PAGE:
Primarily known for her casts of ordinary objects and structures, Whiteread is a master at making audiences focus on the evocative absence represented by “negative space,” or those empty spaces without inhabitance.
Her piece on Governors Island will be a concrete cast of a New England-style wooden shed, meant to pose as a hidden retreat for introspection and reflection, provoking thoughts of Thoreau’s ‘Walden Pond.’ Over time, the surrounding vegetation of the Hill will grow along the sculpture’s surfaces, causing it blend into the hillside, contributing to its appearance as a weathered, secret hideaway. Bronze casts of such objects as cans and bottles will be scattered around the structure, representing the rusted and discarded human detritus found amid one’s retreat—acting as signs of life. Partially hidden from view, Whiteread’s piece will be a subtle yet deeply insightful addition to visitors’ journey throughout Discover Hill, offering a sense of wonder as people encounter this object that at once seems familiar and appropriate, and hauntingly disconnected from reality.
Art CommissionsGI joins OpenHouseGI as a signature program establishing Governors Island as a unique setting for art and culture. The OpenHouseGI program provides 150,000 square feet of space in historic buildings and acres of green space for recreational and cultural organizations to create events, exhibitions and festivals free of charge.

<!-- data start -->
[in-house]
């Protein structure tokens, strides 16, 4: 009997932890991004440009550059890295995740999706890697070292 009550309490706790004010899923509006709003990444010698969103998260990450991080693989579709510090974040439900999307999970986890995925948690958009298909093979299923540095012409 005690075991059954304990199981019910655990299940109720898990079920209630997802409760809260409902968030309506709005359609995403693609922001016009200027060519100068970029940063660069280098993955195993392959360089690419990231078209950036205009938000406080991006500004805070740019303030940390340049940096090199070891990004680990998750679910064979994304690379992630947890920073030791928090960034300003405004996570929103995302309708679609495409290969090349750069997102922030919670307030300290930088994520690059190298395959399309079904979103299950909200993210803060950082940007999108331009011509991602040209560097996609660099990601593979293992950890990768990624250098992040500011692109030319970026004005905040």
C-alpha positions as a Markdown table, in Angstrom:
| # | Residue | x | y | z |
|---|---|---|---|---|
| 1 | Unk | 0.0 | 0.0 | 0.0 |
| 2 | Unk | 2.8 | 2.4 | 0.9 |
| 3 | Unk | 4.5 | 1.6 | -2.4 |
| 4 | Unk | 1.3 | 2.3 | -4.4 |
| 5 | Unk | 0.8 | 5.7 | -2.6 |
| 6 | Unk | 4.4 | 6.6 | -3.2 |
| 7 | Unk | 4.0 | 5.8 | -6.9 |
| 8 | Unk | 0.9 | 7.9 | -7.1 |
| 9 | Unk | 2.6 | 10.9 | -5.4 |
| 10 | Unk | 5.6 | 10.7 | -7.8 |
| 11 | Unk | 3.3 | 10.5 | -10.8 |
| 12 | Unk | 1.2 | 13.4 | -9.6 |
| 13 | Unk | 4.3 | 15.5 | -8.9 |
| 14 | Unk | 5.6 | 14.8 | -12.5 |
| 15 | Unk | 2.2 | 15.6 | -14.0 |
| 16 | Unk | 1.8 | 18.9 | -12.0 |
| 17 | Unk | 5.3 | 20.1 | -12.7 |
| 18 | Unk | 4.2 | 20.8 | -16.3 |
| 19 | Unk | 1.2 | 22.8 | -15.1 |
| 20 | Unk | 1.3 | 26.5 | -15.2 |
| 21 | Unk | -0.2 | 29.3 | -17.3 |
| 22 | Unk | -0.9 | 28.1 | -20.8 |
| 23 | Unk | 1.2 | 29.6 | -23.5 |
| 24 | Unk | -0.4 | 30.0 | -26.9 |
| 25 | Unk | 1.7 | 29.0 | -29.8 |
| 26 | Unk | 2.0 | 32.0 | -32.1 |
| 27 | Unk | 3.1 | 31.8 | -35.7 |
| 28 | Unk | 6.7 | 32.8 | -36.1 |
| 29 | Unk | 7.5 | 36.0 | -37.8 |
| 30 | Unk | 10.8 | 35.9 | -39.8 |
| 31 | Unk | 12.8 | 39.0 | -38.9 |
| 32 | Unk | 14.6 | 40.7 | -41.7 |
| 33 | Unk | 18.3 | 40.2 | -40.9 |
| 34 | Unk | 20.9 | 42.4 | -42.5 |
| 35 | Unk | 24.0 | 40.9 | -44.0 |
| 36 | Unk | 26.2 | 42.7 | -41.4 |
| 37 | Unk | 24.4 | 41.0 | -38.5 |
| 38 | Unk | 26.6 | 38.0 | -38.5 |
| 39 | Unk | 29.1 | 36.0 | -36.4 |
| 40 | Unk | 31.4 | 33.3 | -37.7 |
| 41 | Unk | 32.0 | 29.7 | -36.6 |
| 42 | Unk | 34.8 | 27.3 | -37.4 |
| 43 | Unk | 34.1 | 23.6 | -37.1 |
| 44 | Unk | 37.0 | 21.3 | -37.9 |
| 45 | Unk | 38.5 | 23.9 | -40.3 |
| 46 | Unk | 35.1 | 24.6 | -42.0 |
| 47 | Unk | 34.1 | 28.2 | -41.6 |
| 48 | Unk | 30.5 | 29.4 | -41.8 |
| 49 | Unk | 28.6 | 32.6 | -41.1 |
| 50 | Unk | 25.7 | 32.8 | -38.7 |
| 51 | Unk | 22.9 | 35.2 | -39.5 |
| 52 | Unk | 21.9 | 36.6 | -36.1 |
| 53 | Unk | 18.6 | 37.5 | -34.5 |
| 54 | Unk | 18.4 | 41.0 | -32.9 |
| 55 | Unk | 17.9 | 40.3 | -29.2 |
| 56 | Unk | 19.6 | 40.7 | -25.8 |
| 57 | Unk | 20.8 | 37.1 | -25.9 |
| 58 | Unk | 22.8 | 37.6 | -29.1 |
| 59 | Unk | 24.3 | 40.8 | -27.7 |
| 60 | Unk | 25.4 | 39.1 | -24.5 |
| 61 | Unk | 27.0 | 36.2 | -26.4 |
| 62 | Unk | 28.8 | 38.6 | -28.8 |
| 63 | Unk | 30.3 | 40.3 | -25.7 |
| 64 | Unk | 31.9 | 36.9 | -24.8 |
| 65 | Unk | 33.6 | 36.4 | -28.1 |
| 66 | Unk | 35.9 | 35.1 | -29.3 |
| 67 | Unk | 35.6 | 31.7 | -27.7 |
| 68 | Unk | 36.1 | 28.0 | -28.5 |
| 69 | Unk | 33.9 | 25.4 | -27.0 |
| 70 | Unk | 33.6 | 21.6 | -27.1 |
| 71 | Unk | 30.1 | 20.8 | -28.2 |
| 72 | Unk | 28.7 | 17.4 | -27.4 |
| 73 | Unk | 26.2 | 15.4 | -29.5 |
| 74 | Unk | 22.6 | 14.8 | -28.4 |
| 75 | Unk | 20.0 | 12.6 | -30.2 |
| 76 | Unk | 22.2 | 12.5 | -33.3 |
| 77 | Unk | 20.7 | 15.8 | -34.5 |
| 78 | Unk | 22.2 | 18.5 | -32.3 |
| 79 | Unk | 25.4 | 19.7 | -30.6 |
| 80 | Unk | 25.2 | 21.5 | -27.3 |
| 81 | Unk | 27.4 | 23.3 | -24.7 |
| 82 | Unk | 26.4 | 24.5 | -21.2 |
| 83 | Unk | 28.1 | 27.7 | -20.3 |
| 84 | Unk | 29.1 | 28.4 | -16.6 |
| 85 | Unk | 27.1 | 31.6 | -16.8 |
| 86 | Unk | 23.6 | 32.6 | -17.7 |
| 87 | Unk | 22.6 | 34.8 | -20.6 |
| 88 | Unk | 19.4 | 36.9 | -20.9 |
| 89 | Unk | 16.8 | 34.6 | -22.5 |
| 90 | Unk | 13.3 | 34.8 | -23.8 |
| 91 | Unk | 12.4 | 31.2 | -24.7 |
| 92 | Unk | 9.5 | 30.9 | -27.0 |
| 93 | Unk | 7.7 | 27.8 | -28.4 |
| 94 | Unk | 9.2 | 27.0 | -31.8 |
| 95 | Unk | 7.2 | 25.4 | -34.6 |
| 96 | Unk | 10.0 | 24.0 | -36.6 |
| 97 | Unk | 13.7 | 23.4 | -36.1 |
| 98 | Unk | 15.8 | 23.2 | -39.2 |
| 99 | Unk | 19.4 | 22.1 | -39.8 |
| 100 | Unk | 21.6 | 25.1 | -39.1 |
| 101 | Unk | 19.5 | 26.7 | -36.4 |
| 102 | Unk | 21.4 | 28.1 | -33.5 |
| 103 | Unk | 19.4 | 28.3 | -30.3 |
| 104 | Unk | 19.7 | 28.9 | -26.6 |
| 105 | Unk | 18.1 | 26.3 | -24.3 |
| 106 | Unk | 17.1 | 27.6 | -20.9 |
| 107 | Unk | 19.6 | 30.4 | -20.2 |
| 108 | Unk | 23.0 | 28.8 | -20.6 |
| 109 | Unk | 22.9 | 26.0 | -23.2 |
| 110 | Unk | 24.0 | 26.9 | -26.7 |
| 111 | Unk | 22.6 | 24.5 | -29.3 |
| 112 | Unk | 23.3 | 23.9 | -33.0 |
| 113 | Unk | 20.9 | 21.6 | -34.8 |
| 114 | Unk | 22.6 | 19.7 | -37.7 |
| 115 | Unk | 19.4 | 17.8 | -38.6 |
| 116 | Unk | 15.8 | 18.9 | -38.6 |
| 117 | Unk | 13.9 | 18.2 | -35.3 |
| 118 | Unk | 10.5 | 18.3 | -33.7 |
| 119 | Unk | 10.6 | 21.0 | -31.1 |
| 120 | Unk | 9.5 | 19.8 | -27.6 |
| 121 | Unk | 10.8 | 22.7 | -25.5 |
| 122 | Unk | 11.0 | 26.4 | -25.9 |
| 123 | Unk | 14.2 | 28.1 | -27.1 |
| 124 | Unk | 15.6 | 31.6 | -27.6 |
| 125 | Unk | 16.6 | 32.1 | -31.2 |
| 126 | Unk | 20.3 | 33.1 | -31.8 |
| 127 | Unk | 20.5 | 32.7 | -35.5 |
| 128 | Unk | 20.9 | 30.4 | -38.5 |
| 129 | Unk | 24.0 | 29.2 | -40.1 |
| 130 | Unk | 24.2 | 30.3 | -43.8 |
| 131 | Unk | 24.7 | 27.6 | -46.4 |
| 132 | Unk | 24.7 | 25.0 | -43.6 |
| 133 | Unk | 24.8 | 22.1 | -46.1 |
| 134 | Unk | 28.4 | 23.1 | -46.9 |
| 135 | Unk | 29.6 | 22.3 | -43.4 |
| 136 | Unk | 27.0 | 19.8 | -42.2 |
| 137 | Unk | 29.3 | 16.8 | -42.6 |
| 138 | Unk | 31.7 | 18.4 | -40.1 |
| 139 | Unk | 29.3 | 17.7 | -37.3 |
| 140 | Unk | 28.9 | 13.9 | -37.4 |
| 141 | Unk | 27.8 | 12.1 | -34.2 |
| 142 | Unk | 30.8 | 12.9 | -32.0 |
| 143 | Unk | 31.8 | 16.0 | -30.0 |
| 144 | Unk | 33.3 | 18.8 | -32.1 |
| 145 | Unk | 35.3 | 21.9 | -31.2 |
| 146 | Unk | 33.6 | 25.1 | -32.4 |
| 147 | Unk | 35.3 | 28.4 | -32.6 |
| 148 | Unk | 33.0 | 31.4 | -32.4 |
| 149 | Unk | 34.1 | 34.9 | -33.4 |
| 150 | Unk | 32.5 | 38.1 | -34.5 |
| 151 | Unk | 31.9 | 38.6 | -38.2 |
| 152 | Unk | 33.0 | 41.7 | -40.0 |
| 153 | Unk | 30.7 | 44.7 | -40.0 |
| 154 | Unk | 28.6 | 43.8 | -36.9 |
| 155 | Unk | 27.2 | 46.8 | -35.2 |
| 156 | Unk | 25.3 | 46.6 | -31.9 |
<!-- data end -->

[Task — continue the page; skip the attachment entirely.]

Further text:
The Art CommissionsGI program is privately funded with generous support from the National Endowment for the Arts, ArtPlace America, Con Edison, New York Community Trust and individual donors. These commissions are produced in collaboration with the Center for Curatorial Studies at Bard College. Mark Handforth’s “Painted Phone” was made possible with the support of George Lindemann. With thanks to Gavin Brown’s Enterprise, Tanya Bonakdar Gallery and Luhring Augustine Gallery.
Governors Island opens to the public on May 24 and will be open for seven days a week for the first time. The Island’s public season ends on September 28.
About The Trust for Governors Island
The Trust for Governors Island is the nonprofit corporation created by the City of New York that is responsible for the redevelopment and operation of 150 acres of Governors Island. The Trust’s mission is to transform Governors Island into a vibrant resource for New York City, making this island at the center of New York Harbor a destination with extraordinary public open space, as well as educational, not-for-profit and commercial facilities. For more information, visit www.govisland.com.